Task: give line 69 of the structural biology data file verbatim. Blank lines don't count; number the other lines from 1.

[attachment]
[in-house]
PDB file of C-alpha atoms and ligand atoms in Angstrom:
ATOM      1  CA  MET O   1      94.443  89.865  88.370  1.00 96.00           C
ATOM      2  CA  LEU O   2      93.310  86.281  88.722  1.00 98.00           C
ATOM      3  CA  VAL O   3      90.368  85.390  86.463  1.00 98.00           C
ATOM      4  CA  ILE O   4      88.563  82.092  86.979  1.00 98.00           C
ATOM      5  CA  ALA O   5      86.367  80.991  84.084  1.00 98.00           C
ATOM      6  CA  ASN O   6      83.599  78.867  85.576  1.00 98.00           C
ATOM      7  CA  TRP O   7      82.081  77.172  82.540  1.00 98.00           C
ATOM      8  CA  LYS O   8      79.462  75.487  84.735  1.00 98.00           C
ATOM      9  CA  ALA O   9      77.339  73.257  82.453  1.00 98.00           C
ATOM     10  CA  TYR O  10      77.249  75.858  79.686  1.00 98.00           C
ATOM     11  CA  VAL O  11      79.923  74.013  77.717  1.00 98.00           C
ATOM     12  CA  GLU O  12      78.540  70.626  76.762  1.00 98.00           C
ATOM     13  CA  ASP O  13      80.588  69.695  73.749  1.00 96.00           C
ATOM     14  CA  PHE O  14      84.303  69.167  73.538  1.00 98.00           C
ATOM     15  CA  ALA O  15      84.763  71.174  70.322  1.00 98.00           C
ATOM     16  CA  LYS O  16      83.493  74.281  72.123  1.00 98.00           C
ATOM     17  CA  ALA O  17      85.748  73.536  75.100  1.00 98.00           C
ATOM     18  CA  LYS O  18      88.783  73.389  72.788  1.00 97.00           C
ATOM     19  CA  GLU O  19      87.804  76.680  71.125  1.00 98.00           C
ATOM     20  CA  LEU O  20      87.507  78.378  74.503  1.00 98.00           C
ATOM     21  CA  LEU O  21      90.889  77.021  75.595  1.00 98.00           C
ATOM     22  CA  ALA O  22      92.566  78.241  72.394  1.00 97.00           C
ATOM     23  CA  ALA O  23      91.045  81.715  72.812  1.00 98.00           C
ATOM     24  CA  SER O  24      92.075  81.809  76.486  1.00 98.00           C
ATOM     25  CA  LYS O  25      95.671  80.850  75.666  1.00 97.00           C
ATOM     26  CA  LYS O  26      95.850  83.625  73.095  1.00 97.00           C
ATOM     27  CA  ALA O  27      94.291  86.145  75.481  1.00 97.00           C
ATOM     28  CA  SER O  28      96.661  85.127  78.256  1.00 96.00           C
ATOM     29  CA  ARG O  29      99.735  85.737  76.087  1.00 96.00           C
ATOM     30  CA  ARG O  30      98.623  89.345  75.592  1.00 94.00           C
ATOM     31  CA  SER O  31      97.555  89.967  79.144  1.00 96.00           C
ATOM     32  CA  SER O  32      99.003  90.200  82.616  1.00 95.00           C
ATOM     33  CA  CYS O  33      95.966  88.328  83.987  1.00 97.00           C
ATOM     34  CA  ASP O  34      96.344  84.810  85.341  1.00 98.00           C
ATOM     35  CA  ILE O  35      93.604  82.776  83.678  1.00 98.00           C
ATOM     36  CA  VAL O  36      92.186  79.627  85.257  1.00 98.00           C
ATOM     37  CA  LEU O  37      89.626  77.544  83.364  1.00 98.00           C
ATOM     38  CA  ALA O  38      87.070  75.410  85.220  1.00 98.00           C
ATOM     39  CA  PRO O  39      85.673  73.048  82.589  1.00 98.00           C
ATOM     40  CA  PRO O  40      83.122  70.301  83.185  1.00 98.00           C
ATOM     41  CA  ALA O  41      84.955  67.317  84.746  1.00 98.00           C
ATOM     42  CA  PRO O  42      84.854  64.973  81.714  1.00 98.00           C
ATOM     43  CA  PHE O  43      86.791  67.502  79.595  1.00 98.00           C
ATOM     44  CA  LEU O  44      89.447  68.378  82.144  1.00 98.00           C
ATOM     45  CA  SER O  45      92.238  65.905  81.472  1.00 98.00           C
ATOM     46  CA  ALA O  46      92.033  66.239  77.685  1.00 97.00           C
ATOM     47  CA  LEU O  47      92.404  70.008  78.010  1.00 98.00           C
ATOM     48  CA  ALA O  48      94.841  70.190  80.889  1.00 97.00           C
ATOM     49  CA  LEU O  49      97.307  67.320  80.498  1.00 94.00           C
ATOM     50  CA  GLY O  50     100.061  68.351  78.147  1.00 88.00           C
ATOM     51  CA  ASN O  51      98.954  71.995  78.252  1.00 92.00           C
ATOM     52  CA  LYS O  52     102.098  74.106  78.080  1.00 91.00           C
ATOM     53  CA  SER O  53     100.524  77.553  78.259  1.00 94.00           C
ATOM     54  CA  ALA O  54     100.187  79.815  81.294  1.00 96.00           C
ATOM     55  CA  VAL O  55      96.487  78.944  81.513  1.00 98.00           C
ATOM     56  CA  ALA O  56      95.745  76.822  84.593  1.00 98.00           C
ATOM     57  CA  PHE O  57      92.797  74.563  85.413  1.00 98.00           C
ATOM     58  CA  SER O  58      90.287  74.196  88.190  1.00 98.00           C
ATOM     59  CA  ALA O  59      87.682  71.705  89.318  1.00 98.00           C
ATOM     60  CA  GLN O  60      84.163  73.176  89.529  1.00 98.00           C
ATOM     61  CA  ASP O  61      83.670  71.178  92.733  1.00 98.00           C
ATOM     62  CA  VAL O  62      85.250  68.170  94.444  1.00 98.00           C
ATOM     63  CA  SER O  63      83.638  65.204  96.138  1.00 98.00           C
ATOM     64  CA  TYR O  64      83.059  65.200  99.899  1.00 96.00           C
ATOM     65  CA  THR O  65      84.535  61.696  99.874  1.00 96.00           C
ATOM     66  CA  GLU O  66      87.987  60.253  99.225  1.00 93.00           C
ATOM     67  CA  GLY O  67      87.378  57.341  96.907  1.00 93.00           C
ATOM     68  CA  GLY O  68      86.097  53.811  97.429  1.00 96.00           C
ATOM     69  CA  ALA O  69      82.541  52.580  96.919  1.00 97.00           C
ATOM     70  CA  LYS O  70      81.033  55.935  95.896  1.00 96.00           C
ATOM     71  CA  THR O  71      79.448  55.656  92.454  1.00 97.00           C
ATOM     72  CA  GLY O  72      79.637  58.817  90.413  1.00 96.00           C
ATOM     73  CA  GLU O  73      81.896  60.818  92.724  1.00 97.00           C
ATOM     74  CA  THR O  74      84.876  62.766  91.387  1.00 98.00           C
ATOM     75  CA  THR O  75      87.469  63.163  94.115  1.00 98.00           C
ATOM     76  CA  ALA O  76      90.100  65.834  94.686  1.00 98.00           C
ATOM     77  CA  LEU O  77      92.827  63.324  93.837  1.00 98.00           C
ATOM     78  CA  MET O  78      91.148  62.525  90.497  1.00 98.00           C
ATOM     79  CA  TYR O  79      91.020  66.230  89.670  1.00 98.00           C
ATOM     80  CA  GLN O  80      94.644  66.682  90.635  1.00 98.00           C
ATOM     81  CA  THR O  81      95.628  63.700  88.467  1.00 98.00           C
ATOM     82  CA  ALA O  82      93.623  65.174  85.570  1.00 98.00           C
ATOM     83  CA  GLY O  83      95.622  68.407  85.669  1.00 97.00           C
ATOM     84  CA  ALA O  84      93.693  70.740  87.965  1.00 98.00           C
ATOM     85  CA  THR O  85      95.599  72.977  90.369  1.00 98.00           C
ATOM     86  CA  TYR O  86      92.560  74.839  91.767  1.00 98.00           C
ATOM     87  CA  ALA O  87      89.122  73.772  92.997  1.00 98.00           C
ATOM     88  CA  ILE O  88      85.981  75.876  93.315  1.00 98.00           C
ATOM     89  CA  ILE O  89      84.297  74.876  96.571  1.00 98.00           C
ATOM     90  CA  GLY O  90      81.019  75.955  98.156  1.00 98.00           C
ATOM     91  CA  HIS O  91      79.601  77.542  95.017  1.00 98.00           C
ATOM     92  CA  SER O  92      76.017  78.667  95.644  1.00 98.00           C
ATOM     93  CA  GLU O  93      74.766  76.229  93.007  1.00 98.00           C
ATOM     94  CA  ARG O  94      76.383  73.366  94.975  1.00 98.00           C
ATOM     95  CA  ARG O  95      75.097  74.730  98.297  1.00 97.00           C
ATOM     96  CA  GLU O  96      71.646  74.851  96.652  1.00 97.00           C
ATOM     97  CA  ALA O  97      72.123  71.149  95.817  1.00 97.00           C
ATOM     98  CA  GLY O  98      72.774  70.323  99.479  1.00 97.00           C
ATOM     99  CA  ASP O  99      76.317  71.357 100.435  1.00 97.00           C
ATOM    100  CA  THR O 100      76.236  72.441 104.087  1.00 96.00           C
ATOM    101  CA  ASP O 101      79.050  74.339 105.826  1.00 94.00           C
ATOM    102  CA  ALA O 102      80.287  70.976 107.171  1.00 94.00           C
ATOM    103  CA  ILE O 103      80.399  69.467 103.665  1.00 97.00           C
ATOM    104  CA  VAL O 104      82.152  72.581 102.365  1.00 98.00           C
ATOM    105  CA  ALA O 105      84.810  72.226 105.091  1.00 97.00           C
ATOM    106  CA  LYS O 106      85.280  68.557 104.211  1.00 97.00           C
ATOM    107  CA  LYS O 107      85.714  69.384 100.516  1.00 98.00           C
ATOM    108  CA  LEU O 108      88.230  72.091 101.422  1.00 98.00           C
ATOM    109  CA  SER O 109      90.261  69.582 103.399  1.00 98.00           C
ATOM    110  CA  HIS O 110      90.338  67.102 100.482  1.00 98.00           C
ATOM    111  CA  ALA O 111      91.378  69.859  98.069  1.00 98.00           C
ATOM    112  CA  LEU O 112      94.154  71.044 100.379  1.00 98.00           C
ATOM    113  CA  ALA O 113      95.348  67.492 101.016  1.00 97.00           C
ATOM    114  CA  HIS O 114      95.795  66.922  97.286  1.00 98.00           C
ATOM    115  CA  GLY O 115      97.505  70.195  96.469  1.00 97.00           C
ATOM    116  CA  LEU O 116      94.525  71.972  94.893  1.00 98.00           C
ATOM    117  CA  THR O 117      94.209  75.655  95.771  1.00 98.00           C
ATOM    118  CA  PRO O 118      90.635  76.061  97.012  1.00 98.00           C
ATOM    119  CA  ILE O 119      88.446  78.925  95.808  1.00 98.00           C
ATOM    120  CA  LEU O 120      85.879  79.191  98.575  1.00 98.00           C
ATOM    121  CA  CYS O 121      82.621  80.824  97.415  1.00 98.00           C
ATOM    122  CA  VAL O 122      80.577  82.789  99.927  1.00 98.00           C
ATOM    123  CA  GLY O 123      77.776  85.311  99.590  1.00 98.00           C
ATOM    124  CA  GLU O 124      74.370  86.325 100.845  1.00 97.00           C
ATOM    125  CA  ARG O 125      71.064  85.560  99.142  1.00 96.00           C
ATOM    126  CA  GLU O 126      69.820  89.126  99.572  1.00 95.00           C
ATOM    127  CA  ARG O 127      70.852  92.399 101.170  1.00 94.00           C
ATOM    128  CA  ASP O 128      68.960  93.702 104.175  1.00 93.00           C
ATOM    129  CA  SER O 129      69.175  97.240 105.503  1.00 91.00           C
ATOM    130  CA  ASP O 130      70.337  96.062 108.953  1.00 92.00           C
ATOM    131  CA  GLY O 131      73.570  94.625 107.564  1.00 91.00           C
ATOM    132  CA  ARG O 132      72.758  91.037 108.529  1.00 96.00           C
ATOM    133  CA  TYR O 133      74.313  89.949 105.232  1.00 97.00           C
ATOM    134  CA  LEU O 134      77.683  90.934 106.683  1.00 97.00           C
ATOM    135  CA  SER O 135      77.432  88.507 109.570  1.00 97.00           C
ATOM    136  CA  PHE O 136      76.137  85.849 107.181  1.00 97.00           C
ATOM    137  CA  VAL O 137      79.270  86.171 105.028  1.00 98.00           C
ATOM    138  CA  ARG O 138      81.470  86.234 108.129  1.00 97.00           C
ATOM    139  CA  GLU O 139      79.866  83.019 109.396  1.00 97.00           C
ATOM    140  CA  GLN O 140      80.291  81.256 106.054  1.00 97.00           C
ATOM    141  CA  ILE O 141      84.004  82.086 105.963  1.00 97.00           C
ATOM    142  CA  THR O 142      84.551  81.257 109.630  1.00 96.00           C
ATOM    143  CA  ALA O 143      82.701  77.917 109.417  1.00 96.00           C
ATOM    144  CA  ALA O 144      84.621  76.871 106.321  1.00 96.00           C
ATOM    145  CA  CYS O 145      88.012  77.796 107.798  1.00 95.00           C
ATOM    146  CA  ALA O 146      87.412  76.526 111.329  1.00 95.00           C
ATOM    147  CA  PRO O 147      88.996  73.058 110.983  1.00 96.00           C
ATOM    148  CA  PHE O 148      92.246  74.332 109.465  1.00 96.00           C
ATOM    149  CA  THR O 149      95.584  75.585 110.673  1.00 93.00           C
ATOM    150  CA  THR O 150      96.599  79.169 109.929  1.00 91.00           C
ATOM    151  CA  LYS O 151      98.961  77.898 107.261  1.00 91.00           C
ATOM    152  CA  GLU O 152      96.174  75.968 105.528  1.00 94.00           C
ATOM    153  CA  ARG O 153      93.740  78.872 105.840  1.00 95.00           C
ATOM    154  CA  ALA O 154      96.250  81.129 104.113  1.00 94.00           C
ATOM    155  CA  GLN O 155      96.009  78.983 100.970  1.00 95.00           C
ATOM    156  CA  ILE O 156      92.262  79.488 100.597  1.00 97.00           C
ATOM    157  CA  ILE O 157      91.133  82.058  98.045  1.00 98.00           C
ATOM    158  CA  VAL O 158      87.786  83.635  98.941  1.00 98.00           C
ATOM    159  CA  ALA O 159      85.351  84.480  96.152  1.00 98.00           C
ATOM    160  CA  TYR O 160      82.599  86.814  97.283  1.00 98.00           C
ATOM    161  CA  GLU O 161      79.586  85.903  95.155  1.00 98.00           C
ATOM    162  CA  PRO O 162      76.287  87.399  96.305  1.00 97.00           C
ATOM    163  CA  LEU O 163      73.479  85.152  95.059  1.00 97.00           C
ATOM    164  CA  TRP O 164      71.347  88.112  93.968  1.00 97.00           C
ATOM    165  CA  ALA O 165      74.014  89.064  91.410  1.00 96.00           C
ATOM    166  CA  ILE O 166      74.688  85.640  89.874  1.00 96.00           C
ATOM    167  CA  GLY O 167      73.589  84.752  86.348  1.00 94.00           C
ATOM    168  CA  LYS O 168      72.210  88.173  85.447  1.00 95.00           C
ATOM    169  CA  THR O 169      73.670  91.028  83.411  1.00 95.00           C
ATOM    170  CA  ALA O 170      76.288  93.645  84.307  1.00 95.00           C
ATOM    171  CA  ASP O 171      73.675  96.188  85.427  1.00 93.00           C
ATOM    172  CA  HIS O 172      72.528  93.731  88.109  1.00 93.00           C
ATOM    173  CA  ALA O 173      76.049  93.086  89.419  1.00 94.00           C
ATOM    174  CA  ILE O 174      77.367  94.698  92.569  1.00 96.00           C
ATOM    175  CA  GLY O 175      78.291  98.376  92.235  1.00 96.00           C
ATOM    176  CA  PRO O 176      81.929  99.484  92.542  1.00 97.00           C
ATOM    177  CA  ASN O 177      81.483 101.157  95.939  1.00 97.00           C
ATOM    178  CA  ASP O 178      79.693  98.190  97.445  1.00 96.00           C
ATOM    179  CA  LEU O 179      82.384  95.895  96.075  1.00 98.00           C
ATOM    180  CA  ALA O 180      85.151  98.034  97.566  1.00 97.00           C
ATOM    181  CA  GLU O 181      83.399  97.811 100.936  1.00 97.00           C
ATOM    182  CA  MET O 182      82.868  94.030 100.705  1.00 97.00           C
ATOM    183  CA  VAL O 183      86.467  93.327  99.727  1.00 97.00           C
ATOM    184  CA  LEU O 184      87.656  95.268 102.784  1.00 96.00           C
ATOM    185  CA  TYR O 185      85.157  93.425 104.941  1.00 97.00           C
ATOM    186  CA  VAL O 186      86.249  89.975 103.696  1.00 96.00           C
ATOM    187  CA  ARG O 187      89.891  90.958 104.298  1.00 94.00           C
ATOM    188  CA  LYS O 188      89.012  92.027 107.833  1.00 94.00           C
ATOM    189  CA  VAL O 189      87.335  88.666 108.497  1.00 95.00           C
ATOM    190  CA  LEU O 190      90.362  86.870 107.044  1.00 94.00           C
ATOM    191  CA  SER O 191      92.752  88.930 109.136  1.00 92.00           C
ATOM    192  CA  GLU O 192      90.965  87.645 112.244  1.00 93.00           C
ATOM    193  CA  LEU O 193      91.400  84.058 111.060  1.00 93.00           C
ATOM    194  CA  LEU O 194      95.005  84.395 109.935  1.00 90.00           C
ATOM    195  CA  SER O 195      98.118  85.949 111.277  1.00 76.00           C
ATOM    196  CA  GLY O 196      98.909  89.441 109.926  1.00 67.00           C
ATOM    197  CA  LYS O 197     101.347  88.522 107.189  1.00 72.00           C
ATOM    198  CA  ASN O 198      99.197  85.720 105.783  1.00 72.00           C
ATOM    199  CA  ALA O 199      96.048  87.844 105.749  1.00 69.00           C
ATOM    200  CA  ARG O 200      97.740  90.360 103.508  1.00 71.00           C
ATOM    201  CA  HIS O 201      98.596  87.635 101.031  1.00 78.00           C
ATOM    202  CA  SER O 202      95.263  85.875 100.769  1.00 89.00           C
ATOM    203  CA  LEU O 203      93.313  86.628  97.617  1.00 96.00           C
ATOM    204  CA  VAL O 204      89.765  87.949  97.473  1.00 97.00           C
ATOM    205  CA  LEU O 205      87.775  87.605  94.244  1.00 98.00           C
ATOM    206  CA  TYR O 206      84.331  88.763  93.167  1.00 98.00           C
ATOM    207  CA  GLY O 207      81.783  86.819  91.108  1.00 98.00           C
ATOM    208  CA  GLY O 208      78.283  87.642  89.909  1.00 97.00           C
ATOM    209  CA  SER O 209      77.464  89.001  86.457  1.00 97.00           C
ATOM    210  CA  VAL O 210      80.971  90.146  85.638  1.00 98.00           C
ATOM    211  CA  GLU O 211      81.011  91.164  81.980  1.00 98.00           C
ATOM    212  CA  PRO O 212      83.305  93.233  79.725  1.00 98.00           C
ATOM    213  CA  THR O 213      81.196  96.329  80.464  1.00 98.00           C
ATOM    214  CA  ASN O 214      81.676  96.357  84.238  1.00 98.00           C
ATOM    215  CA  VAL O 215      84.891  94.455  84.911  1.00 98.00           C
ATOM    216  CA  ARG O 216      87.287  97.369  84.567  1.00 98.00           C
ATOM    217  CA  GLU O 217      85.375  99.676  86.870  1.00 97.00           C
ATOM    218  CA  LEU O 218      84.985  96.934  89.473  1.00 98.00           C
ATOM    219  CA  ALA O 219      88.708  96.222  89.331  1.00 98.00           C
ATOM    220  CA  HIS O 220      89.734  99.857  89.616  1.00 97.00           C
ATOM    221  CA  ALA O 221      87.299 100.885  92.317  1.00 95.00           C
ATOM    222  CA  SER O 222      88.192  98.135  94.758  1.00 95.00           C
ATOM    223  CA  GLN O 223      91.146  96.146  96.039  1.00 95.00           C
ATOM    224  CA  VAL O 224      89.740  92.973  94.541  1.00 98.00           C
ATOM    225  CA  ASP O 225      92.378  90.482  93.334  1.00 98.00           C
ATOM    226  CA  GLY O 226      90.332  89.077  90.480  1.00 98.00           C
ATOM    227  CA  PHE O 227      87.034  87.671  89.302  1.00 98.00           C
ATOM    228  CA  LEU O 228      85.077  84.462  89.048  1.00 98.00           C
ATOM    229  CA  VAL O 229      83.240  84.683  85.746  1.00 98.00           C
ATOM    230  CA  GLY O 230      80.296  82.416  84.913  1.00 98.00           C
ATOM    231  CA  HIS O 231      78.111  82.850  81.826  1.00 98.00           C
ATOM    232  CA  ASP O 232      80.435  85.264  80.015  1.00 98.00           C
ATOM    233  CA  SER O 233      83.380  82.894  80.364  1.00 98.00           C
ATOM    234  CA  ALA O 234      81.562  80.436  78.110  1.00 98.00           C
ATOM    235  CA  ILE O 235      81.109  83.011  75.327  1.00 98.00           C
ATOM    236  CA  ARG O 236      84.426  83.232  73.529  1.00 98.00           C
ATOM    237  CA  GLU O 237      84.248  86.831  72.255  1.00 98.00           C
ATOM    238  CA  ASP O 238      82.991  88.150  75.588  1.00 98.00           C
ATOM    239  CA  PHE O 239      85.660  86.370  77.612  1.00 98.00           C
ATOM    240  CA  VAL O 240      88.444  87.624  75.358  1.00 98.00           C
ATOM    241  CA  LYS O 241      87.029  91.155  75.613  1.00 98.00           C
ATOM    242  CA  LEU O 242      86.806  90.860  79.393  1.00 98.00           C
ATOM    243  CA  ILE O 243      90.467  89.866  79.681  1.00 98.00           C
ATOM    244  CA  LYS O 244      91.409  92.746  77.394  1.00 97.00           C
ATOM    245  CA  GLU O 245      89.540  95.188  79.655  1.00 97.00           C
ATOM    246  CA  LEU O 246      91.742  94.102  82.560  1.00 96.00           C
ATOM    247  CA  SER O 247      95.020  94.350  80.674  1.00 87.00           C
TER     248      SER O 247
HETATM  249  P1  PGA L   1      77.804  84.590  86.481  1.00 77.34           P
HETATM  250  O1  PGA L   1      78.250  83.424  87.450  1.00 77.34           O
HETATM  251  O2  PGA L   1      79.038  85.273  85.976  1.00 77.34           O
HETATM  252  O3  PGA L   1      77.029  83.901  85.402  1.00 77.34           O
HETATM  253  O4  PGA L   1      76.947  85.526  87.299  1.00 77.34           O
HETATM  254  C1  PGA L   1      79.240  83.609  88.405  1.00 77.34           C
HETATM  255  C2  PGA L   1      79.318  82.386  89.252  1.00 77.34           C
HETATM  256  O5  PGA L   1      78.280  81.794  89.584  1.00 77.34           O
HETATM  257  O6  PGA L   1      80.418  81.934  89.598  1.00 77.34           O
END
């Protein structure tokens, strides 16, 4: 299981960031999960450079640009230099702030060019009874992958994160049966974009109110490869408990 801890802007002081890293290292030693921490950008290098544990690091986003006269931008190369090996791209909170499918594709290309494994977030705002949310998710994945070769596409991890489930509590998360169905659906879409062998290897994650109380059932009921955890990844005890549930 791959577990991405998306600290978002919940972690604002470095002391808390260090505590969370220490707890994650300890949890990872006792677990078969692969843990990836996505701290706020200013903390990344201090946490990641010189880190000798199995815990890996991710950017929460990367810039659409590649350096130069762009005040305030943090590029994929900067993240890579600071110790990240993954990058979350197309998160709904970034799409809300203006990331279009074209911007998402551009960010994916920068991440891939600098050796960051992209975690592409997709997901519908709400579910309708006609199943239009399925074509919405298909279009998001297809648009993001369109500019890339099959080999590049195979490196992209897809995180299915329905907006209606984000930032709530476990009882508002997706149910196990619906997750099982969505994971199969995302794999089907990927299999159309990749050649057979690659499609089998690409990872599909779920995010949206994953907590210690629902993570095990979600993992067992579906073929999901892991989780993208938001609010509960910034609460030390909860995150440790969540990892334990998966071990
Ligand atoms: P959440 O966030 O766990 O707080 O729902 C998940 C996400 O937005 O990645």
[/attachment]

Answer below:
ATOM     67  CA  GLY O  67      87.378  57.341  96.907  1.00 93.00           C